Nigerian Pentecostal Churches recently kicked against the Federal government’s proposal to implement the law of Company and Allied Matters Acts (CAMA) in churches because it goes against their belief in the “invisible”.
Majority of the clergy had initially criticized and clamoured against the implementation of the new CAMA, which was authorized into law on August 7th of 2020 by President Muhammadu Buhari.
According to law, religious bodies and charity organisations will strictly be regulated by the registrar-general of Corporate Affairs Commission (CAC) and a supervising minister.
This issue was recently discussed in a conference held by a group of panelists in honour of Nimi Wariboko’s work “The Philosophy of Nimi Wariboko: Social Ethics, Economy, and Religion’.
Nimigborueneboa Elekima Wariboko (NEW) is a Nigerian-born US scholar who is also a Walter G. Muelder Professor of Social Ethics at the Boston University. He is also a theorist, theologian, ethicist, cultural theorist, philosopher. and economist, whose studies have impacted the understanding of African economic history, business management, valuation of corporations, and financial statement analysis.He has been an economic and strategy consultant to the federal government of Nigeria and the Central Bank of Nigeria (CBN).
CAMA provides that the commission may by order, suspend the trustees of an association or a religious body and appoint an interim manager or managers to coordinate its affairs where it reasonably believes that there has been any misconduct or mismanagement, or where the affairs of the association are being run fraudulently or where it is necessary or desirable for the purpose of public interest.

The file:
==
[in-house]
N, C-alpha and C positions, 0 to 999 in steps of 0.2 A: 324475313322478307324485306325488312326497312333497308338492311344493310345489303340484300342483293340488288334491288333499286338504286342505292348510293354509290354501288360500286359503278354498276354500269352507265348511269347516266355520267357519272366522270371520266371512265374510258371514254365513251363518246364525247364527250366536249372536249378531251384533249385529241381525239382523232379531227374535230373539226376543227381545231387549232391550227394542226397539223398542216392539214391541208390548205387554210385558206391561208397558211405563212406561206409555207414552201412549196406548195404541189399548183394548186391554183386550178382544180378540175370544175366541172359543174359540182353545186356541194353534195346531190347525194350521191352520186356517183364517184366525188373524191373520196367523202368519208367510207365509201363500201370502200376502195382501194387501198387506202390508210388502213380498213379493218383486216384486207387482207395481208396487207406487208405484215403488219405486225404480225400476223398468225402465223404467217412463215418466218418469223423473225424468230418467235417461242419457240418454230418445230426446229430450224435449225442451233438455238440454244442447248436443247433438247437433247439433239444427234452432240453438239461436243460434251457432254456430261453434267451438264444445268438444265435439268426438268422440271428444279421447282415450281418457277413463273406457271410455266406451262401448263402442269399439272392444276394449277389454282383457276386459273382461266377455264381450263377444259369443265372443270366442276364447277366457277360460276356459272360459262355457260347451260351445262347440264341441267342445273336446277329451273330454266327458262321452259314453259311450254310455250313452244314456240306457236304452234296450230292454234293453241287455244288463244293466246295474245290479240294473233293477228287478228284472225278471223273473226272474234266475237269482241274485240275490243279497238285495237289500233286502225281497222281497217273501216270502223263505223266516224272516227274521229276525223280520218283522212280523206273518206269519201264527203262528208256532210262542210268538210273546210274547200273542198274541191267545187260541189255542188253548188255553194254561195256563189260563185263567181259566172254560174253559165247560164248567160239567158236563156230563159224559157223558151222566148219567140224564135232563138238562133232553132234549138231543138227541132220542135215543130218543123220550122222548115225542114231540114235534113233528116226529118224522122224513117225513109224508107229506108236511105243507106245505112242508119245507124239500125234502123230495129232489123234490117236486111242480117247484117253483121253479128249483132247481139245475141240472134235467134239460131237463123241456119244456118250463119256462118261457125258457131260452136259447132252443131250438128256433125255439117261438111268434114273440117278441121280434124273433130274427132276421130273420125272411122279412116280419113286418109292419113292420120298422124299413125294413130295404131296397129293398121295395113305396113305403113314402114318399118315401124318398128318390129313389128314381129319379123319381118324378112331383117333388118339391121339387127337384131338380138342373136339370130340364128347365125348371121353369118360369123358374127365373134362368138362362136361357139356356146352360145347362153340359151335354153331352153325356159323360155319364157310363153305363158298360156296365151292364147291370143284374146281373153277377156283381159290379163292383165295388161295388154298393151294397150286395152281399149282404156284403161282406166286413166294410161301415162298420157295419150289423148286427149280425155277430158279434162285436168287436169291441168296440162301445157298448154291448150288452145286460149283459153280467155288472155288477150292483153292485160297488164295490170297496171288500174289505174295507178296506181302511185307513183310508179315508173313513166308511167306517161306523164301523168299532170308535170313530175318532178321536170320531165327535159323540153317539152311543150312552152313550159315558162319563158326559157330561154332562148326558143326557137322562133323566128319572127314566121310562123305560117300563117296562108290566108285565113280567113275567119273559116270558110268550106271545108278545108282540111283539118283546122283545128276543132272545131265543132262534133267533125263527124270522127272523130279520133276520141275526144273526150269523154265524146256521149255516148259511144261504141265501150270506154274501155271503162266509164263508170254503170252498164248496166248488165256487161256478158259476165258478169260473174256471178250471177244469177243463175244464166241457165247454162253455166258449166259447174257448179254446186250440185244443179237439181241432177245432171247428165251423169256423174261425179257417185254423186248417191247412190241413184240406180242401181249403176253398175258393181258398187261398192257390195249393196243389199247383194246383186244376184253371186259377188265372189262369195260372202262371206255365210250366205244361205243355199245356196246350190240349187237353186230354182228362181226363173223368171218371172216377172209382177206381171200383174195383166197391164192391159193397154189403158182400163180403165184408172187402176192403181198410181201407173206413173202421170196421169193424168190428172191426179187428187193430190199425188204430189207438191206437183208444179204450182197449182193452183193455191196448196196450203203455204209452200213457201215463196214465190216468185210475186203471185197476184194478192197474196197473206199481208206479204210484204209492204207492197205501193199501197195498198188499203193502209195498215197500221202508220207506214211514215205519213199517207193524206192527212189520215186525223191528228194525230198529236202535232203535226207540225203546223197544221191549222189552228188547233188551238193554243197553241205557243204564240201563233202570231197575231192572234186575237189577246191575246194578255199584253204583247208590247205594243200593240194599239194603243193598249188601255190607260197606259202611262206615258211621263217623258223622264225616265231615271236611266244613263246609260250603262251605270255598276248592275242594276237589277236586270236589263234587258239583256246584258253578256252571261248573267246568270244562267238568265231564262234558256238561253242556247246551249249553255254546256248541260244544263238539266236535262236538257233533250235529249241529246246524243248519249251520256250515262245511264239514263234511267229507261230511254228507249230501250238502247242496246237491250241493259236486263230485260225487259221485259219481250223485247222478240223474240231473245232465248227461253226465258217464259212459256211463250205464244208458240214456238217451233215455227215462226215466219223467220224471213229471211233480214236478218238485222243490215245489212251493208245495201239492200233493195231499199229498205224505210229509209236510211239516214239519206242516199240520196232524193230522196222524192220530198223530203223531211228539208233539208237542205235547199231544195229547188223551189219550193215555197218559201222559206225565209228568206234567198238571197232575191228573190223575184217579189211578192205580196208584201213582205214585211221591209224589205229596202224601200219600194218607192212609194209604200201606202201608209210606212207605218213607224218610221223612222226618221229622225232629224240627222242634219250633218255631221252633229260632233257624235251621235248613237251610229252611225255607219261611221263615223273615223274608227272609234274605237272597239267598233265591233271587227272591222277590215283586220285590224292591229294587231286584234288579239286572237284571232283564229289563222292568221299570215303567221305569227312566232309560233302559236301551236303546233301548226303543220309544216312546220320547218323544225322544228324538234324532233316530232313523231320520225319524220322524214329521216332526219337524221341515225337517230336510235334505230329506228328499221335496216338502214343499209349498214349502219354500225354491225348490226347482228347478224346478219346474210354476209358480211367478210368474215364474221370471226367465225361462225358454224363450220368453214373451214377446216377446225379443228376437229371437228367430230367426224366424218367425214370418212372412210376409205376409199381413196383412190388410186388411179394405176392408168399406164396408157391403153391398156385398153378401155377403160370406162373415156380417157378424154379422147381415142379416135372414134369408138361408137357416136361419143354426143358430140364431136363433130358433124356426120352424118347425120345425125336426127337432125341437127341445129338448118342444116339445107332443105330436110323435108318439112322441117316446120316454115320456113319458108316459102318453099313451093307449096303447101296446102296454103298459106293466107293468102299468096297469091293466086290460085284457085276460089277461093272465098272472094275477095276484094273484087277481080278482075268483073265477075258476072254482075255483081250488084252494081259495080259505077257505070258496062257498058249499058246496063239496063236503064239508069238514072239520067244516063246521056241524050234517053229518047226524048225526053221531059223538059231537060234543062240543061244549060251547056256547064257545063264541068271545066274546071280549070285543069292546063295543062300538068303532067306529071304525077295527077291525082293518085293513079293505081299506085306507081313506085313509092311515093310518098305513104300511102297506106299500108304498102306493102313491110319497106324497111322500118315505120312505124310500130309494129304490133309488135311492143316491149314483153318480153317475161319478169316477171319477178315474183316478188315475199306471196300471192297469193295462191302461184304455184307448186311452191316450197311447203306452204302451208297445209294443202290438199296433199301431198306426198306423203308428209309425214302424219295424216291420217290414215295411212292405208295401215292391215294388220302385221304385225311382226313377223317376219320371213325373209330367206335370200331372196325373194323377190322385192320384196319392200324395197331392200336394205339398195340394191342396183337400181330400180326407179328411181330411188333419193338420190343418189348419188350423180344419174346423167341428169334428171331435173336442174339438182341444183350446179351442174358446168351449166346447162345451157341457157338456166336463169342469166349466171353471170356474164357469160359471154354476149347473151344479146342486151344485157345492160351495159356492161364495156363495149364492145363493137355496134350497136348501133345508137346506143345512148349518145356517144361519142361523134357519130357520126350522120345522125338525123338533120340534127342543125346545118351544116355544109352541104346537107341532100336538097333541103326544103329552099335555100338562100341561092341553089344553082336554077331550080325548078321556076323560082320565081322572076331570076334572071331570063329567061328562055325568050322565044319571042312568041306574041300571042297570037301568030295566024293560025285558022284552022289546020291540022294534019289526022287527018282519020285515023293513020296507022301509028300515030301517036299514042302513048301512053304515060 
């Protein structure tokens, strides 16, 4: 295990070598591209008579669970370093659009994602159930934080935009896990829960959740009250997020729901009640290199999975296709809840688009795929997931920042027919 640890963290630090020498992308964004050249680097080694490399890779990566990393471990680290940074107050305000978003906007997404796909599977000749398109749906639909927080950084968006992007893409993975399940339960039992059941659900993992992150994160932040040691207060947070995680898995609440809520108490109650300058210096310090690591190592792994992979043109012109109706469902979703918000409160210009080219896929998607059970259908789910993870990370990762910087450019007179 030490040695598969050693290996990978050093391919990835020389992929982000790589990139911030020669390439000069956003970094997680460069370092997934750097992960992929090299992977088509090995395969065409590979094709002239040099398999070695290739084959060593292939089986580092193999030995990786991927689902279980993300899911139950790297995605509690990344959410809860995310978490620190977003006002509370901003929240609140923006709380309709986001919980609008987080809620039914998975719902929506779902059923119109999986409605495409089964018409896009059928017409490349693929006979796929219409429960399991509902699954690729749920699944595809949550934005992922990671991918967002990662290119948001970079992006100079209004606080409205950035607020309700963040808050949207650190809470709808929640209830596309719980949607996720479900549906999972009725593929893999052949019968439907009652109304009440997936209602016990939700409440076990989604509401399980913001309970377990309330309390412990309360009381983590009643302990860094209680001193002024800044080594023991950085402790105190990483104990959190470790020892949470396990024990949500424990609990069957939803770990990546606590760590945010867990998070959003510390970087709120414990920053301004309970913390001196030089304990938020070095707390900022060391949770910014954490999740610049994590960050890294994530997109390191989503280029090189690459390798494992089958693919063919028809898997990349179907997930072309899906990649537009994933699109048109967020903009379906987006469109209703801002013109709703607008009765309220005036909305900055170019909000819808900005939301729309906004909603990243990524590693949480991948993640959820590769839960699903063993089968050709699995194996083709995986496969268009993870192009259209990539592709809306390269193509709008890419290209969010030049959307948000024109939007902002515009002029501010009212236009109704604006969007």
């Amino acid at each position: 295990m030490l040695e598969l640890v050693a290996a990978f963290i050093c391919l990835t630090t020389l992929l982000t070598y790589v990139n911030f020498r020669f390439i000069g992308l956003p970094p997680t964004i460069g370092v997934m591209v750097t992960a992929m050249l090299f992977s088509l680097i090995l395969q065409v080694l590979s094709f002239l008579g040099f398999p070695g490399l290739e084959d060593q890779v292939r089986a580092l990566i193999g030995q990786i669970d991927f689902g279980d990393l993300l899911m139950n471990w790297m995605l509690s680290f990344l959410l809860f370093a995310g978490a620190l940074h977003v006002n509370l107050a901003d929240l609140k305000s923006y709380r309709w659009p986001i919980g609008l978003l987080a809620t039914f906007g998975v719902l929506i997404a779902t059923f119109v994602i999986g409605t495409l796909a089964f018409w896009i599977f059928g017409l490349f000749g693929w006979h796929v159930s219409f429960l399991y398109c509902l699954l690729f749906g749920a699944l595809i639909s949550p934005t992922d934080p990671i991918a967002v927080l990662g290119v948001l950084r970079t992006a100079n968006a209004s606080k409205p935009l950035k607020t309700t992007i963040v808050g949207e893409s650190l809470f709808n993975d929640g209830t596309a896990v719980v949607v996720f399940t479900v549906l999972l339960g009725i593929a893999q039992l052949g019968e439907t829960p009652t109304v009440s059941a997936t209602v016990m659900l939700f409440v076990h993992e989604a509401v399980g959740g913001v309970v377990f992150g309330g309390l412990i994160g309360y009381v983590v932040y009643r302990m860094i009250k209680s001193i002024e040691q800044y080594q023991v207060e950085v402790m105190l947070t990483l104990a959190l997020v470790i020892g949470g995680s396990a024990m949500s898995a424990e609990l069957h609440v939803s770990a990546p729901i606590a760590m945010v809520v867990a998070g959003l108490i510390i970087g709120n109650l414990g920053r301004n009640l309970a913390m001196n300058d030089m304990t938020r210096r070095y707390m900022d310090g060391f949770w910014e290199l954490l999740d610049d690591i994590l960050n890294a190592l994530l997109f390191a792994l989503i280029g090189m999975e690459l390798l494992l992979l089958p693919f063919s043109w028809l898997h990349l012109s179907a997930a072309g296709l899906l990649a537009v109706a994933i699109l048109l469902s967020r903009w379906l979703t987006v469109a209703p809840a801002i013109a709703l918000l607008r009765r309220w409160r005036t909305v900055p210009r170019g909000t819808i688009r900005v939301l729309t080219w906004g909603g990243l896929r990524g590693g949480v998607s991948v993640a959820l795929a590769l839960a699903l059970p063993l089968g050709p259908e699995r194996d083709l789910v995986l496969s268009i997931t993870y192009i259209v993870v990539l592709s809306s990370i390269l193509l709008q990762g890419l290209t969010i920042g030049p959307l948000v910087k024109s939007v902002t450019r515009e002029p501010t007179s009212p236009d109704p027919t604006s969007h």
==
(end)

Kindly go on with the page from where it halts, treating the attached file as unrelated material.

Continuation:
The Bishop of Living Faith church, popularly referred to as Winners Chapel, David Oyedepo, reacting to the development disclosed that such laws were borne of out the government’s envy on the church’s recorded successes so far. In his words:
“The church is God’s heritage on earth. The church works on the pattern delivered by God not the pattern of man. Government has no power to appoint people over churches,” Oyedepo had argued.
Meanwhile, recent reports revealed that the Corporate Affairs Commission (CAC) has disclosed that they would begin the implementation of the Companies and Allied Matters Act (CAMA) on January 1, 2021.
Toyin Falola, a professor of history at the University of Texas, in October, speaking in an interview and in line with Wariboko’s work “by spell of the invisible”, said that;
“We have the phenomenological world, the physical world that coordinates our reality, but this is not enough for them. They are propelled to understand what is behind the phenomenological veil or wall. Pentecostals are always moving from the physical to the non-physical, to the spiritual realm to make sense of their visible world.”
One of the panelists, Benson Igboin from (Adekunle Ajasin University) and Abimbola Adelakun (University of Texas), both argued in line with Wariboko’s work that Pentecostal churches believe that matters of accountability in the church are best left in the hands of the “unseen” who according to them takes charge of matters of the seen, hence, a law that is supposed to facilitate accountability became a matter of persecution in the church’s view.
Adelakun was of the opinion that, “The argument about the logic of invisibility is that the power of things that are not seen controls the things that can be seen. Because in a culture where the logic of invisibility reigns, asking people to be transparent in their dealings is a crime because it exposes them to an outsider.”
Benson Igboin reasoned that Pentecostals “see accountability as relating between them and God who they argue would ultimately would decide whether or not if they ran the church while here on earth in accordance with the Christian principles of accountability,” he said.
For him, this brings up the question as to why churches should be made to operate at the level of visibility that even the state itself is not capable of demonstrating ? And for so long, the logic of invisibility, the ability to hide the things that you are doing and not give account has defined sovereignty in Nigeria.
“So when the government came up with the idea that would make pentecostal churches operate with a greater clarity into their activities, what they saw is a strategy to take enfeeble them, to take away that part of their sovereignty.”
It remains a fact to see if this proposal by the federal government will be reversed or allowed to take effect next year. However in the opinion of many, especially religious leaders, the CAMA law is clearly a scenery of the pot calling the kettle black and they are firmly against its implementation.
Gift Joseph Okpakorese